Re: Some points of ponder

From: MARTINM ^lt;[email protected]>
Date: 07/16/04-02:48:06 AM Z
Message-id: <001301c46b11$a3a06370$bda8a2d9@MUMBOSATO>

There are two things I would like to add to your very thorough explanations:

1) Adding another dye to an already dye sensitized emulsion might turn out
in practice to be difficult.
What about fully exposing and developing the film, applying a rehalogenating
bleach and then re-sensitize in a IR dye bath?

2) Since colloidal silver is said to shift the sensitizing wavelength to the
red and NIR (I think up to 800 nm or so), wouldn't it make sense to slightly
pre-expose the emulsion and subsequently carry out colloidal development?
The colloidal developer might be formed of a very diluted (say 1 : 100)


----- Original Message -----
From: "Ryuji Suzuki" <>
To: <>; <>
Sent: Friday, July 16, 2004 7:44 AM
Subject: Re: Some points of ponder

> From: bsinger <>
> Subject: Re: Some points of ponder
> Date: Thu, 15 Jul 2004 09:32:54 -0600
> > You say you can "dye films yourself". I've never heard of this.
> > Can you point me in the direction of information on how to dye
> > ordinary film to make it more IR sensitive?
> Although I discourage you to go this route if the motivation is the
> apparent cost, this may be the only option in some cases. The
> procedure is to make a very dilute solution of infrared dye of
> suitable kind, usually in methanol or other solvent, and immerse the
> film in thie bath for a certain amount of time (typically 1-3 minutes)
> and dry, all in total darkness. This works the best with undyed or
> "color blind" material, but it is reported to work with commercial
> panchromatic films.
> Silver iodobromide is practically only sensitive to blue-green and
> this is called "color blind." If the film or plate needs to be
> sensitive to gree, yellow, orange, red or infrared, there needs to be
> something adsorbed onto the silver halide crystal that accepts photon
> of lower energy (such as red light) and inject electron into the
> silver halide crystal in an efficient way. This is called sensitizing
> dye. Dyes like eosin and erythrosin are known as among the earliest
> sensitizing dyes to make dry plates sensitive to green light. Great
> many dyes were subsequently found for the same purpose with better
> performance, different sensitivity pattern, etc. Indeed, silver halide
> photography was the leading engine for dye research as well as gelatin
> research.
> Even a same dye can exhibit different spectral sensitivity depending
> on how and how much of the dye is adsorbed on the AgX crystals. One
> extreme is highly aggregated adsorption of dyes utilized in color
> materials (and multicontrast enlarging papers). This type of dye use
> gives very sharp cutoff at the longer wavelength end of the sensitive
> range. But the other extreme of very sparse dye adsorption is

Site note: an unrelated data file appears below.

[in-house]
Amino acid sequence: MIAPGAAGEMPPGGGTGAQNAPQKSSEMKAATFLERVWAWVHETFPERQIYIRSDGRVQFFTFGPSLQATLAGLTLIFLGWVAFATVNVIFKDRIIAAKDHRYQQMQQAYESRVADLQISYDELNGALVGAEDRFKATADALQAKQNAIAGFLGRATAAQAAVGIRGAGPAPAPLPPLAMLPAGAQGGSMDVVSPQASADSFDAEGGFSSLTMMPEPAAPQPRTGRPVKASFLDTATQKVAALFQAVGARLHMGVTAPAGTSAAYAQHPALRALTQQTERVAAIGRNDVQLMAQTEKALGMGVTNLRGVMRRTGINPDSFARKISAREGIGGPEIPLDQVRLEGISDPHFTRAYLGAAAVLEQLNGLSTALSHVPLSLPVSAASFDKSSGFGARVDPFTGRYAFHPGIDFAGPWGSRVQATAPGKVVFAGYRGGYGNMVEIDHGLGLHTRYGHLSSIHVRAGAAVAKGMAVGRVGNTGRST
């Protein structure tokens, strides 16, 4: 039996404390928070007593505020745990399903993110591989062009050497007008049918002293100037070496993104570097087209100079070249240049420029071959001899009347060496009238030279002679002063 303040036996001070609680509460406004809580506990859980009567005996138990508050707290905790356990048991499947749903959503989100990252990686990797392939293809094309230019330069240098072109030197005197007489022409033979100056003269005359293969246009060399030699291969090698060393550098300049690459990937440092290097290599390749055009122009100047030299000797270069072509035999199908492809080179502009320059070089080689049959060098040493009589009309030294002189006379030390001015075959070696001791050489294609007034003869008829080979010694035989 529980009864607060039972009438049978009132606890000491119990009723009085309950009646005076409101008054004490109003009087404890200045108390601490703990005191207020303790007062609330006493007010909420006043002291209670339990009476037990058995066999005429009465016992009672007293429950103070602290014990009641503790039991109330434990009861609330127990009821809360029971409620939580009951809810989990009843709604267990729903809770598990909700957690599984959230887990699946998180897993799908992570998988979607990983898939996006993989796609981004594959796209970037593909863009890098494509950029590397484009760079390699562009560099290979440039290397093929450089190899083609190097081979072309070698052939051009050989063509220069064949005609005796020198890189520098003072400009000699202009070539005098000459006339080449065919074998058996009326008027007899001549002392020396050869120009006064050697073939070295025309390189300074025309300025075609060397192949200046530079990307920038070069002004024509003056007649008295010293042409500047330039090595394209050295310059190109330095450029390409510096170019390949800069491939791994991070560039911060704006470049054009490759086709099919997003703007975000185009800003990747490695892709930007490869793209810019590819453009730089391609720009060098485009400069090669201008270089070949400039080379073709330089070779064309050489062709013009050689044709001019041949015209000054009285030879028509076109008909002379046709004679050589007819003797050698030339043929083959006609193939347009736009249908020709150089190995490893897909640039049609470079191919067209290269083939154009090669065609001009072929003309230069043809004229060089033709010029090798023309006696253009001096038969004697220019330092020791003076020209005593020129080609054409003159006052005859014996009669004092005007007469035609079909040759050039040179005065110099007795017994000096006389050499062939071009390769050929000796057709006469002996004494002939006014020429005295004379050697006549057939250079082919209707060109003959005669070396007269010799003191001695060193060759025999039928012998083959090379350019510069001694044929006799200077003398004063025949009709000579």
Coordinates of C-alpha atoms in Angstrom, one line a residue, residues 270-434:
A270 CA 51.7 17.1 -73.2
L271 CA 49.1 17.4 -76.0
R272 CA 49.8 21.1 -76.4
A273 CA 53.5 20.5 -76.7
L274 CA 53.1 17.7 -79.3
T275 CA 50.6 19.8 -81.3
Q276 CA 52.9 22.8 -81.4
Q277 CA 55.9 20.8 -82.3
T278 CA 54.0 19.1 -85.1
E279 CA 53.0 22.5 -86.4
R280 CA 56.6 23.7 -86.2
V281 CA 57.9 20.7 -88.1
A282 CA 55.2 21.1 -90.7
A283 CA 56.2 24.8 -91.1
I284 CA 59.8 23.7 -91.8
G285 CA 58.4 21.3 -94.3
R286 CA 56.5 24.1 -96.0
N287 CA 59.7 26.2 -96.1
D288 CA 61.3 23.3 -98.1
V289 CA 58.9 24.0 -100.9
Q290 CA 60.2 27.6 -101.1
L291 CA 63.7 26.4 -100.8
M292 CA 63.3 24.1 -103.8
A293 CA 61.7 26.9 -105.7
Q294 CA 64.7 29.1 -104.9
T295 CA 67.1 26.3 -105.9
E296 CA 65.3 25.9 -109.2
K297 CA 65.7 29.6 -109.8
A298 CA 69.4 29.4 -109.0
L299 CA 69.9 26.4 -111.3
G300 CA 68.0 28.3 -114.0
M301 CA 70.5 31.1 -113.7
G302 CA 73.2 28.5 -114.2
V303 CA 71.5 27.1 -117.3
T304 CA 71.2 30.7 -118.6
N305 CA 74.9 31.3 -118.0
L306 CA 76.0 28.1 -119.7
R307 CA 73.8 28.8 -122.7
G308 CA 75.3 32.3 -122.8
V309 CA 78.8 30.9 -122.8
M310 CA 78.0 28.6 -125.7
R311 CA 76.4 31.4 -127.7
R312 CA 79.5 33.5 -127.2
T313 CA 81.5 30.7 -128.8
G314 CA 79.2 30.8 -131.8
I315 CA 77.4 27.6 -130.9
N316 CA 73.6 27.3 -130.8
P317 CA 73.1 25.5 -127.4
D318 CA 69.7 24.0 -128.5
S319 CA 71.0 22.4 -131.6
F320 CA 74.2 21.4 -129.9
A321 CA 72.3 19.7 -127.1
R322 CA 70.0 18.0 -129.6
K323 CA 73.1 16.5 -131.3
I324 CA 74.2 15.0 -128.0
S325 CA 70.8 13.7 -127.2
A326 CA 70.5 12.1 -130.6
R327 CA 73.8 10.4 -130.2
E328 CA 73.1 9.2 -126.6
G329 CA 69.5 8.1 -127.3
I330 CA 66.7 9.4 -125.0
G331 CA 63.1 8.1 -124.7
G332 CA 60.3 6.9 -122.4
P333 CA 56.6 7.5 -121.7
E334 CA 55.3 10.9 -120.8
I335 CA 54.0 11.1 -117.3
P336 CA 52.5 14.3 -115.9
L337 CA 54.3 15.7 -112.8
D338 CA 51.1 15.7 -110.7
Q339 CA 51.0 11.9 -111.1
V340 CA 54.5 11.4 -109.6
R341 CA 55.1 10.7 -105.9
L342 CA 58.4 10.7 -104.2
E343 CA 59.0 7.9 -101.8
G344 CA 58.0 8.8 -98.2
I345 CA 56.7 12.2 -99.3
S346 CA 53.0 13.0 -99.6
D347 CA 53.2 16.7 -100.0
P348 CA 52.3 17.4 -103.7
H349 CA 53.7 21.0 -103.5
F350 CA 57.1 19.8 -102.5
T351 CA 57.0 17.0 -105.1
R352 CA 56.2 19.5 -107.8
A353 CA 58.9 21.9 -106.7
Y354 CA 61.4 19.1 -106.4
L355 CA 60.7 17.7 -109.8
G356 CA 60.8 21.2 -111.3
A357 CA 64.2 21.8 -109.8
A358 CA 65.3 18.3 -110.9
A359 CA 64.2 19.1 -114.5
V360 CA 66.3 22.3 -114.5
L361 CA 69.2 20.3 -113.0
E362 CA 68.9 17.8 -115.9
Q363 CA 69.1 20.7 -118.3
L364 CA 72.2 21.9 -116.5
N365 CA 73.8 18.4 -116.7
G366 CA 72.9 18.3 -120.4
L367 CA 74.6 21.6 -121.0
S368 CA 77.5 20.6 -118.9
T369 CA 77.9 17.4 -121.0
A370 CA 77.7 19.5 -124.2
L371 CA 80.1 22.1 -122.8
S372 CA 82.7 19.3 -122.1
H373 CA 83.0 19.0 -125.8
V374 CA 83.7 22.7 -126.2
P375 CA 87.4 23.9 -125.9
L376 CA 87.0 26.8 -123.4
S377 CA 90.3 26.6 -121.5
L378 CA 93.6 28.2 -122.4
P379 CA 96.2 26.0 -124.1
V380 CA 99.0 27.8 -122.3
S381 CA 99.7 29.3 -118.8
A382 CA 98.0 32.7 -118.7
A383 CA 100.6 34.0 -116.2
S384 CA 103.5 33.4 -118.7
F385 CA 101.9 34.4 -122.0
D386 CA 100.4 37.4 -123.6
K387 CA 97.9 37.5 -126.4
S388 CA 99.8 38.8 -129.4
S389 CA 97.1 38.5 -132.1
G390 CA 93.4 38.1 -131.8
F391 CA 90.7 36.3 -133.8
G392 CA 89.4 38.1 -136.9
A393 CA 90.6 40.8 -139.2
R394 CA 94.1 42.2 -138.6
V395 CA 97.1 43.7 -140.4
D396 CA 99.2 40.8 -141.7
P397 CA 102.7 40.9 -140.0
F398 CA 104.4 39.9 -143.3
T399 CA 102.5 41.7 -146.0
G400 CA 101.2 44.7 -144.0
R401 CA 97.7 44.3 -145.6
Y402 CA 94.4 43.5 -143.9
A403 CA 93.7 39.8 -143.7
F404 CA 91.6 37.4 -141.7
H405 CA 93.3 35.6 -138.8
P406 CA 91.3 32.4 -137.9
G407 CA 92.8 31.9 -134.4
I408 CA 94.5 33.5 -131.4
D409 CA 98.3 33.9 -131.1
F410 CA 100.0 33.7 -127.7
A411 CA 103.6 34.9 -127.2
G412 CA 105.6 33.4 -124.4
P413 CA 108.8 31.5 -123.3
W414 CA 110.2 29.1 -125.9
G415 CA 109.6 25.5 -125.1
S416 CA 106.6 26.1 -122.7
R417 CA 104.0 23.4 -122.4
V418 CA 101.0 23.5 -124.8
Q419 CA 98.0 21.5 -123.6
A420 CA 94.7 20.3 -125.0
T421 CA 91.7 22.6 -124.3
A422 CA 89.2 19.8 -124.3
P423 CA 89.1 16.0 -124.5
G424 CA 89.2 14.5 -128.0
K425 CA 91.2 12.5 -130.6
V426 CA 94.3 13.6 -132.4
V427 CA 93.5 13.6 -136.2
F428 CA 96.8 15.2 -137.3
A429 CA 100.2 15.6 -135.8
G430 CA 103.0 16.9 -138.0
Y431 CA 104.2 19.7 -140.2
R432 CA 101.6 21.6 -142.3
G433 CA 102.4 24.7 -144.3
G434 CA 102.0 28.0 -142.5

> preferred for infrared plates and films. This makes dying materials
> for IR by immersion very practical. Of course the dye can be added to
> emulsion while emulsion is being chemically digested or at some other
> stages.
> Many early dyes were inferior in that their adsorption was poorer,
> especially in panchromatic and infrared dyes. This is why early
> panchromatic plates were very slow and high contrast. Very fine
> grained emulsion was the only practical way to increase surface area
> to enhance dye adsorption. Infrared dye molecules are larger and some
> of the disadvantages remain. If you immerse commercially available
> films in infrared dye bath, I'd try a slow film first.
> Classic infrared dyes are dicyanine, kryptocyanine and neocyanine.
> When I wrote him last time, Filip Uhlik had success in immersing Tri-X
> or something in neocyanine solution to sensitize the film to infrared.
> The dye I have experience with is 3,3'-diethylthiatricarbocyanine
> iodide. This type of dye can be systematically "tuned" to different
> wavelengths by changing the length of the bridge (referring to the
> shape of the molecule) and sensitizing property is also perferrable.
> I don't know about dicyanine and kryptocyanine, but these dyes can be
> purchased from some specialty research supply houses because these
> dyes are used in laser research today. They typically cost $40 to $100
> per gram.
> I skipped a lot of details but I should note that only some dyes are
> suitable for AgX sensitizing purpose. Even if the spectral absorption
> is close to what you need for sensitization, the key is that the dye
> must adsorb well onto the AgX crystals, and must be able to transfer
> electrons (and in some special cases energy) to the AgX
> crystals. (Dyes are not coloring the film base or gelatin binder --
> these can only decrease the sensitivity.)
> I would like to repeat -- if the money is the motivation, forget about
> it. But if you want to do IR in 6.5x8.5 or 5x7 negative, there may be
> no other way than DIY approach. (this is my case...)
> --
> Ryuji Suzuki
> "You have to realize that junk is not the problem in and of itself.
> Junk is the symptom, not the problem."
> (Bob Dylan 1971; source: No Direction Home by Robert Shelton)
Received on Fri Jul 16 02:49:02 2004

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